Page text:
My opinion of the new Risk, however, is quite the opposite.  With the introduction of objectives and the change in the way cards are traded in for armies, players have some real decisions to make, and that's something I appreciate in a game.  Particularly nice is being able to identify a winner in a reasonable amount of time, rather than requiring world domination simply to end the game.  Generally speaking, a winner emerges long before any single player is really close to elimination.  I think I most appreciate the fact that the facelift addressed only the weaknesses of the game and retained many recognizable, likable elements, right down to the combat mechanism - which is an imperfect attrition system but still an interesting tactical problem at times.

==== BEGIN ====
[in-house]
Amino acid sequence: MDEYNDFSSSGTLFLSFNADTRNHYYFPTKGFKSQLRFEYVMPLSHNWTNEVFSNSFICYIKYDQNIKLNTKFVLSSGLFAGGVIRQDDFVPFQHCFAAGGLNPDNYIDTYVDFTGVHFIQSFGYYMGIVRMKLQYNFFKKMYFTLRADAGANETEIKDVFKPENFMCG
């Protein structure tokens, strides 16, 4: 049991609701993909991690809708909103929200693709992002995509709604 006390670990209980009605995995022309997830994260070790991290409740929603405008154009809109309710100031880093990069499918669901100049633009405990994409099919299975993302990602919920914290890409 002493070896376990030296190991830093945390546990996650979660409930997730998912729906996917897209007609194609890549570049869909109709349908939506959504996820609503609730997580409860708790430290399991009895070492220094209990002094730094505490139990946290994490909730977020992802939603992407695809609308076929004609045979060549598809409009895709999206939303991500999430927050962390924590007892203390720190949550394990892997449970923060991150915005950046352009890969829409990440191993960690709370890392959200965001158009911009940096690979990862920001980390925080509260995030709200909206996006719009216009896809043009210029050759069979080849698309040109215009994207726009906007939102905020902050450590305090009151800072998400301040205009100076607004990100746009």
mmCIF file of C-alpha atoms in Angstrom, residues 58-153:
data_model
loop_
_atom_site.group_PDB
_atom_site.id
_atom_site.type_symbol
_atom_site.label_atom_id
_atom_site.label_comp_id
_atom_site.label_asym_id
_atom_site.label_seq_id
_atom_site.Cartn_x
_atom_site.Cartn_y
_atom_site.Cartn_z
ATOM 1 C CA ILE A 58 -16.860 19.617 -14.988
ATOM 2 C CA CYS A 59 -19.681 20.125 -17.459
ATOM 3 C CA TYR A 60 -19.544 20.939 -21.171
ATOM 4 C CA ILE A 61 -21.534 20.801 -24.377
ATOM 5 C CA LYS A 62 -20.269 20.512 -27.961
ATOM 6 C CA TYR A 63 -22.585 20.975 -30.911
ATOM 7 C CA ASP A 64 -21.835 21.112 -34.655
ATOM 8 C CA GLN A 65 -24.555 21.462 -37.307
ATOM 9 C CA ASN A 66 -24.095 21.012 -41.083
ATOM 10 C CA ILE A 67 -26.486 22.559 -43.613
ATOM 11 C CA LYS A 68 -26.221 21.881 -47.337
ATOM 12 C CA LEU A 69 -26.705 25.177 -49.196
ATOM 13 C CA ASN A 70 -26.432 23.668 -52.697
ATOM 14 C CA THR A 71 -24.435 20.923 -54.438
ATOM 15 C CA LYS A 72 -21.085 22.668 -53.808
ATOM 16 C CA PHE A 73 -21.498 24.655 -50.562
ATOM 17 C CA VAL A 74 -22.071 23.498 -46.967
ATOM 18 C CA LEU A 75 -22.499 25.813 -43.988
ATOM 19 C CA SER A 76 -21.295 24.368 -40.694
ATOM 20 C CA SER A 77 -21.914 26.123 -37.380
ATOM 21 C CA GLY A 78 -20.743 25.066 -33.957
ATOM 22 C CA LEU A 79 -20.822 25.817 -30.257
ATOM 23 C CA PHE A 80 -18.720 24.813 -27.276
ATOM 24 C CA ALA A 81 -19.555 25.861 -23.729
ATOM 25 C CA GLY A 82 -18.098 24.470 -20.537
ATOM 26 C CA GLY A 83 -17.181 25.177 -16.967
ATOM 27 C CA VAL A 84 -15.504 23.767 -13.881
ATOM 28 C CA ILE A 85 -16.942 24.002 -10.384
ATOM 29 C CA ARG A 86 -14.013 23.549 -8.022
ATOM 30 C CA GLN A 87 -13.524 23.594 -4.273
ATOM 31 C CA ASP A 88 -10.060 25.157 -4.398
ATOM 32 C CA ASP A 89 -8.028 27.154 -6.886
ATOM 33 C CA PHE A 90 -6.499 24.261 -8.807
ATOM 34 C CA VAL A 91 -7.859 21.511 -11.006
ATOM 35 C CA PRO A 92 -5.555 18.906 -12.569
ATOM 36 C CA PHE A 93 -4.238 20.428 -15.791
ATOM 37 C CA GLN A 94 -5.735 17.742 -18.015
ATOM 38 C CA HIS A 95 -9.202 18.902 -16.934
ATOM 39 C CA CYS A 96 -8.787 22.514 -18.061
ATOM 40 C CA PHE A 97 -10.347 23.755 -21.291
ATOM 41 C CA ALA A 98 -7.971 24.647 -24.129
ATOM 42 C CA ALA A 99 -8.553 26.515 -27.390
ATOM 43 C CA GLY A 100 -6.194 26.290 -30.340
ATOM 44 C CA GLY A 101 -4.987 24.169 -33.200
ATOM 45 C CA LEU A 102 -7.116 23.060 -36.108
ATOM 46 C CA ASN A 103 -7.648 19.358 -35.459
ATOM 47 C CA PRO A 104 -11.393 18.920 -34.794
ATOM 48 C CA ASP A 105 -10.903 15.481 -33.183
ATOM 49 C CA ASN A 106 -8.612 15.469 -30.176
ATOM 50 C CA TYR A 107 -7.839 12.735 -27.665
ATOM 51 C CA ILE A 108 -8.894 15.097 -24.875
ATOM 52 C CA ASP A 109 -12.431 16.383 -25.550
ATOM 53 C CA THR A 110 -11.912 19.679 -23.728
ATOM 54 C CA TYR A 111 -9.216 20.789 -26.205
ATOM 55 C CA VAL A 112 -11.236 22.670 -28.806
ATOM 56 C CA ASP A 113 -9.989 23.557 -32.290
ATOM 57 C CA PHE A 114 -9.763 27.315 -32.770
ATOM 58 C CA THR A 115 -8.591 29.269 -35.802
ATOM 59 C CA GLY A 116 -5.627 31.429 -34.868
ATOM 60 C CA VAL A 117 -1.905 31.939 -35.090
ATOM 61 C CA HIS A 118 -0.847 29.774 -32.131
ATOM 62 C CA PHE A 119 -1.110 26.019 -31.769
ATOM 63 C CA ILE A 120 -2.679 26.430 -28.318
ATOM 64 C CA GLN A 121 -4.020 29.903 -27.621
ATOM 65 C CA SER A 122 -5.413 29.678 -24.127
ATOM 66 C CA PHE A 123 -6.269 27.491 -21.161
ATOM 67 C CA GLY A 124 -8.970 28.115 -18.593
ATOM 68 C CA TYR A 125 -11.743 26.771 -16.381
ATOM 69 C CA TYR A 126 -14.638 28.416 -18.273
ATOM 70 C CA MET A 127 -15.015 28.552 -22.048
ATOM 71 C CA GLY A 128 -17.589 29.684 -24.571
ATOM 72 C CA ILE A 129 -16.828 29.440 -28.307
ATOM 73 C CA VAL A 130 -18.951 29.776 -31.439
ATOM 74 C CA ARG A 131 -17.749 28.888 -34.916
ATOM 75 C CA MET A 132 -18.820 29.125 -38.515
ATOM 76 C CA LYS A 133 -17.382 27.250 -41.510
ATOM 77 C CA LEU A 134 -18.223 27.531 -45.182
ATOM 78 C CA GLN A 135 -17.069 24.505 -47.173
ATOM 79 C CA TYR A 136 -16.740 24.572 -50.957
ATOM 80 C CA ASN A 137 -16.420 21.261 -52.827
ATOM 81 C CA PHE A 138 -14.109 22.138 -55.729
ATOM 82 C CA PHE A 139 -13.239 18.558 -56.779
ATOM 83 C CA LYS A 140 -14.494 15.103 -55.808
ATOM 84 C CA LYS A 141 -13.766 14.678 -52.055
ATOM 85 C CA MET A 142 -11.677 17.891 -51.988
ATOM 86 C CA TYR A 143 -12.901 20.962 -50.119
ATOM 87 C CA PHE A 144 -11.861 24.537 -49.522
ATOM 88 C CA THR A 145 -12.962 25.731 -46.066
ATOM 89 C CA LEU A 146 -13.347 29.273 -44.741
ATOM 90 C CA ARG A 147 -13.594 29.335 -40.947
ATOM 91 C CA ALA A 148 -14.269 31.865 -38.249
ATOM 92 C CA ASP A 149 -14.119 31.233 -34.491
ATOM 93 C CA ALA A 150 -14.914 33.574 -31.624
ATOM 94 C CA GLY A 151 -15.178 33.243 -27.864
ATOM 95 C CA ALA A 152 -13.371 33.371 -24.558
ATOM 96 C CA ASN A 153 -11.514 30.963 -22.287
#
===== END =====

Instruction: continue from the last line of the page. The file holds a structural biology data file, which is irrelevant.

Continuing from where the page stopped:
In our three-player game, my capital was in Greenland, my son's in Australia, and his friend's in Argentina.  My son easily took over Australia and moved quickly into southern Asia.  In so doing he completed the "Control 18 territories" objective.  His friend took over South America and a substantial chunk of North America.  I sought my first objective by taking over all of Europe, and succeeded only on my last dice roll.  So I was in a pretty vulnerable position even after my end-of-turn redeployment, and feared that my son's Asian army would roll into Russia.